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The Ladies' Raj


Mithali_Raj_Jhulan_Goswami_India_Women's_CricketI never followed women’s cricket. Not at all. Male chauvinist? Yes and No. Indian society may have changed over time, but it tends to make a man that, more often than not. Then, I went to Norway. 10 years in Norway later, I moved to Sweden. 

Norway and Sweden are both welfare states where the concept of ‘likestilling’ (equality of position), is deeply ingrained in society. These are countries in which women do not expect to be offered seats on buses (whenever they are crowded and there are no vacant seats, that is), and even if a chivalrous dude offers them one, they politely refuse. Old women are averse to seeking help from young men and would like to carry their heavy shopping bags themselves. In short, they do not consider themselves to be inferior in any way to their menfolk and they are also not allowed to feel that way. 

If there is a job vacancy and a woman is more meritorious than the men who have applied for the post – no matter what type of job it is - she is selected. In fact, when organizations/units in companies/departments in universities become male-dominated (the ratio of male to female employees being unduly high), advertisements state clearly ‘ Female applicants will be given preference.’ Slowly but surely, while remembering my mother who skillfully managed both the home and her job as a school teacher without letting one come in the way of the other ever, my respect for the fairer sex multiplied manifold. 

This, of course, does not mean that I did not respect women while I was in India.


And then, thanks to my French-Indian friend Pascal who asked me why I did not follow women’s cricket as closely as I followed the ‘male-variant’, I started doing so. I must say however that I do recall some names from the past – Shanta Rangaswamy and Diana Eduljee, both former captains, one from the south and the other from the west. 


I read Smriti Mandhana’s story with great interest…brother who wanted to make a mark in international cricket living his dreams through his sister’s accomplishments! Fraternal bonding which touches the heart at once. Mandhana’s rise to open the innings for the Indian national team was a demonstration of sheer determination and application of her abilities and talents. Of course, we see that after having made a promising start in the Women’s Cricket World Cup she has struggled to get into double figures in the matches that followed the first two. But that will pass.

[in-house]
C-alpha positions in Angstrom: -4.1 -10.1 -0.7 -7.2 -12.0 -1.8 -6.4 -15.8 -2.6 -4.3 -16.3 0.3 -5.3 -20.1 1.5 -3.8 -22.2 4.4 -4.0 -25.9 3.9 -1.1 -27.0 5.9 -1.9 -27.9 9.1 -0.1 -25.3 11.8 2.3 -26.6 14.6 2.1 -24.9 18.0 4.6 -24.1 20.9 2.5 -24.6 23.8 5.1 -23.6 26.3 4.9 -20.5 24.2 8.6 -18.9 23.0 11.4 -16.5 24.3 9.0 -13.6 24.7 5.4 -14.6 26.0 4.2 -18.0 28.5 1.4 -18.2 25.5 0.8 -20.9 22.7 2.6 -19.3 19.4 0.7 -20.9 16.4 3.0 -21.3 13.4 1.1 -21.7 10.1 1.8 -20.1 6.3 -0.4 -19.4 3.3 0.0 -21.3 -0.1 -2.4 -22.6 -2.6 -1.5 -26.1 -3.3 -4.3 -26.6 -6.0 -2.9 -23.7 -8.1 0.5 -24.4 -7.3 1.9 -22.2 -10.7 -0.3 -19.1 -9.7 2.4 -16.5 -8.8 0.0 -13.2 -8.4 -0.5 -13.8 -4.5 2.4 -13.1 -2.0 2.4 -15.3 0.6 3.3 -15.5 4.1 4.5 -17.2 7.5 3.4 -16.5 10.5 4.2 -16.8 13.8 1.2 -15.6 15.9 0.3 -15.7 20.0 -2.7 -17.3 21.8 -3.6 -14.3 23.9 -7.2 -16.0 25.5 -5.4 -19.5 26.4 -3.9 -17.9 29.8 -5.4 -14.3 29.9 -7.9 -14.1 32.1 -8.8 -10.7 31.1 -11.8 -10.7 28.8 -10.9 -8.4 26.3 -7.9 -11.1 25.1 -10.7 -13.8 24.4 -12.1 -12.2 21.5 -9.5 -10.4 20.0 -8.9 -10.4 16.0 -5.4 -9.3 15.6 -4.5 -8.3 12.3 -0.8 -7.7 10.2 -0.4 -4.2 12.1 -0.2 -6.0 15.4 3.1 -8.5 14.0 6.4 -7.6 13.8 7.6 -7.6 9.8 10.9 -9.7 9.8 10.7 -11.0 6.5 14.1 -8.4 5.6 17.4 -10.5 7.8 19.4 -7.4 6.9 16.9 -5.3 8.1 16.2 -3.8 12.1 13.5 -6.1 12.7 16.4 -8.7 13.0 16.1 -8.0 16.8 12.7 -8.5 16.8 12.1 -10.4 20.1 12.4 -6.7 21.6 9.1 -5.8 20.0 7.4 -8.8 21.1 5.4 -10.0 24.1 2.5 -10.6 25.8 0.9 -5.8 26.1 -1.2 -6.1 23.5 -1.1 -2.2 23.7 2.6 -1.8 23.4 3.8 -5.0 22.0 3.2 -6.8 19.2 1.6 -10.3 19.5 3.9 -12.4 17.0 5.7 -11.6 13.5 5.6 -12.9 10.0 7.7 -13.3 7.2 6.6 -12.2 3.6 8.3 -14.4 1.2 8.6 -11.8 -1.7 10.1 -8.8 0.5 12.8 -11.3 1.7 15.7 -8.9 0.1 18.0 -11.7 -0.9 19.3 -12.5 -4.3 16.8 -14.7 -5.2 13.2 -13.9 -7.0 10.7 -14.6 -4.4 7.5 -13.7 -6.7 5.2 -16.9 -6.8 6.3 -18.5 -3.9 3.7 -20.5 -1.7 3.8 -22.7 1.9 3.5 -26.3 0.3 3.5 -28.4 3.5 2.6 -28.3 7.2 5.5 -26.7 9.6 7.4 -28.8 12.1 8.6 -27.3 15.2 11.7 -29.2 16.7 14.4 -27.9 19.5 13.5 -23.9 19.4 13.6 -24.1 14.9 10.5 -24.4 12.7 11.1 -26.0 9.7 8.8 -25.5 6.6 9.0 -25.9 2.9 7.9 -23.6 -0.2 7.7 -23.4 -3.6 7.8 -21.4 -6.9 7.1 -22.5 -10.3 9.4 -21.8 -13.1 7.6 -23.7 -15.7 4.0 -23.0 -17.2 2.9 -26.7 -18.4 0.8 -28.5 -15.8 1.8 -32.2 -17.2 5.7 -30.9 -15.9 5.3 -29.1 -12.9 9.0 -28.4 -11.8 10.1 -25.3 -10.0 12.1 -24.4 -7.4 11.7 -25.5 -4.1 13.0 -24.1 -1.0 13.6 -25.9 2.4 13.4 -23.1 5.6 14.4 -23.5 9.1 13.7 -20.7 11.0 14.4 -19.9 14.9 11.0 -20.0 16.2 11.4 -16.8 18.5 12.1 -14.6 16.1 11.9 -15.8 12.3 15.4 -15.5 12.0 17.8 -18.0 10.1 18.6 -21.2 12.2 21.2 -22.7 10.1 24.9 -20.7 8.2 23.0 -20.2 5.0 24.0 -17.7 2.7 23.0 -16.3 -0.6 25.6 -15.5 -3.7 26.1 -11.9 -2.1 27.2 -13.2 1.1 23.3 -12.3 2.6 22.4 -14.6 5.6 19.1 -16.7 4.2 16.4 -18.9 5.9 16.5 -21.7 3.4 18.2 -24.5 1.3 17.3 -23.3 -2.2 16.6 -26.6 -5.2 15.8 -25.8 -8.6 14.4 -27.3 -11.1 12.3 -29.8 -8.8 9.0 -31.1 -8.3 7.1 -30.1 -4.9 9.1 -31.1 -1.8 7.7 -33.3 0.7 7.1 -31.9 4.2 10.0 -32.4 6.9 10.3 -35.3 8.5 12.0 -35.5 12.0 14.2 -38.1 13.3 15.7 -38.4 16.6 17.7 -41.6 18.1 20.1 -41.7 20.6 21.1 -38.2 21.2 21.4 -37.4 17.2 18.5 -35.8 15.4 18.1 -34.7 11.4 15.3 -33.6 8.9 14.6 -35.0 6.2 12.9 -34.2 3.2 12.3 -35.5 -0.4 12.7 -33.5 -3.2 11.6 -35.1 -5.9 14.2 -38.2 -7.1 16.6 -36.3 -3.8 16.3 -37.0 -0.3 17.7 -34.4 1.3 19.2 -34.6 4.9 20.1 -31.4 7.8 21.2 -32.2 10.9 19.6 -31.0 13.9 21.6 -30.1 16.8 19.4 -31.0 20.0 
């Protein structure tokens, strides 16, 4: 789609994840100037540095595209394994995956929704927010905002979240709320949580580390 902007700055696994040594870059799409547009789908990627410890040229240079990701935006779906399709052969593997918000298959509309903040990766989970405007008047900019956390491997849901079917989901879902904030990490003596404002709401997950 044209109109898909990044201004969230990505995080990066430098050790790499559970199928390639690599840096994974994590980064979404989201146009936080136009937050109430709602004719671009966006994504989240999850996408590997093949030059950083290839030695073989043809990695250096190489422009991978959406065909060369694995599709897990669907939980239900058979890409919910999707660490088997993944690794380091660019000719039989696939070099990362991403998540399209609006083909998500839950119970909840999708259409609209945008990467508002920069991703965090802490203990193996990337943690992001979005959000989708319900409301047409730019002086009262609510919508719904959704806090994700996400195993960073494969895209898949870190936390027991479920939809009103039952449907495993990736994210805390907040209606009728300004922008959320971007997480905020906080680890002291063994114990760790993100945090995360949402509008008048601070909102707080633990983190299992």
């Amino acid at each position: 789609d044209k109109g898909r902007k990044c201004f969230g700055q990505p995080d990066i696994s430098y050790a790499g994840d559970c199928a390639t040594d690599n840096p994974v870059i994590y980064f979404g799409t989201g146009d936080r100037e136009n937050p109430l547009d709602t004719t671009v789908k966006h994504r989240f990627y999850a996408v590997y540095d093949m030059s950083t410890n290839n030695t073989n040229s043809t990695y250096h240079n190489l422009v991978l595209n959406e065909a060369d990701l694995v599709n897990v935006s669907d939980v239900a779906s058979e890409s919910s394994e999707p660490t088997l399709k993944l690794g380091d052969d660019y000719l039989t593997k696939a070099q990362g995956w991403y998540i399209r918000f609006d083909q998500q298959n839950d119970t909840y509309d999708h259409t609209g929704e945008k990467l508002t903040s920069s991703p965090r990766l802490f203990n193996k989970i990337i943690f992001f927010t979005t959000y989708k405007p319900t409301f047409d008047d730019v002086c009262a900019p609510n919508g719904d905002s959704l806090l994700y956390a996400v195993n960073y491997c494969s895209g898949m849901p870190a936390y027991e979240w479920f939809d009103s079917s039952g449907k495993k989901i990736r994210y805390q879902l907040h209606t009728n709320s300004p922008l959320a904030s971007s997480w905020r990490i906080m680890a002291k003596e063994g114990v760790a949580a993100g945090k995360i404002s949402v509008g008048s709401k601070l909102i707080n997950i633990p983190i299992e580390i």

In India, even for a man from humble origins, rising to the top is very difficult, let alone for a woman. Perhaps Aamir Khan’s Dangal was a shot in the arm for the Indian women on the cricket field. Further, it was a girl who got us a silver medal (which could very well also have been a gold) in the Olympics recently. 


Pascal commented rightly, ‘ Everyone is sad that India lost to Pakistan in the finals of the men’s Champions Trophy. Cannot they be happy about the fact that the Indian women are doing well?’ Good question, Pascal…but you know…


Now let us consider the milestones achieved by the Indian women on the cricket field. And also on the versatility of some of them. All-rounders in a different sense. Young Veda Krishnamurthy has a double black belt in karate. Mithali Raj is an accomplished Bharatnatyam dancer (Tamil girls are always encouraged by their parents to learn classical dance and Carnatic Music!). 


Poonam Raut and Deepti Sharma hold the record for the highest opening partnership ever in ODIs (both men and women taken together) – 320 runs! Mithali is the only female cricketer to surpass the 6000-run mark in ODI cricket, while former captain Jhulan Goswami is the highest wicket-taker in women’s ODI cricket (and also among the fastest bowlers). 


They take on the Aussies in the semis. Always daunting, men or women. Add to that the fact that they are by far the most successful in women’s cricket. But so were the West Indians when India faced them in the 1983 World Cup final. The 25th of June 1983 scripted a new chapter in Indian cricket, as we all know. Former skipper Anjum Chopra puts the odds at 50:50 – realistic and that is good enough. The women have the potential to make it big and compensate for the debacle which Kohli’s men had to face at the hands of Sarfaraz’s men not very long ago. 

Unfortunately, for many Indians, it is not really a case of ‘All or Nothing’ but rather ‘Male or Nothing’. That ought to change. People like Mithali Raj are carrying forth the baton passed on by the likes of PT Usha, Shiny Abraham, Sania Mirza, Saina Nehwal and so many others, I wish to name, but would not clutter the article.  

Sport is to be looked upon as something which promotes unity, the concept of ‘likestilling’ referred to earlier in the article, and fellow-feeling. It is, if anything, enlightening, motivating, inspiring and nourishing (the body, mind and soul). It brings out the best and the ‘most humane’ in all of us…or rather has to! Well, I am not sure how much the Sri Lankans and Pakistanis appreciate their womenfolk playing cricket, but I would guess that they have started doing so. 

We have spent a lot of time heaping praise on the likes of Tendulkar, Dravid, Laxman, Ganguly, Dhoni and Kohli over the years, while women have been silently reaching milestones on the cricket field. HoldingWilley has featured some articles on women’s cricket, but perhaps there could be a few more? From both male and female cricket-writers?

Good luck, sisters. May the force be with you!


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G Venkatesh (born 1972) is a senior lecturer in Energy and Environment, at Karlstad University in S...

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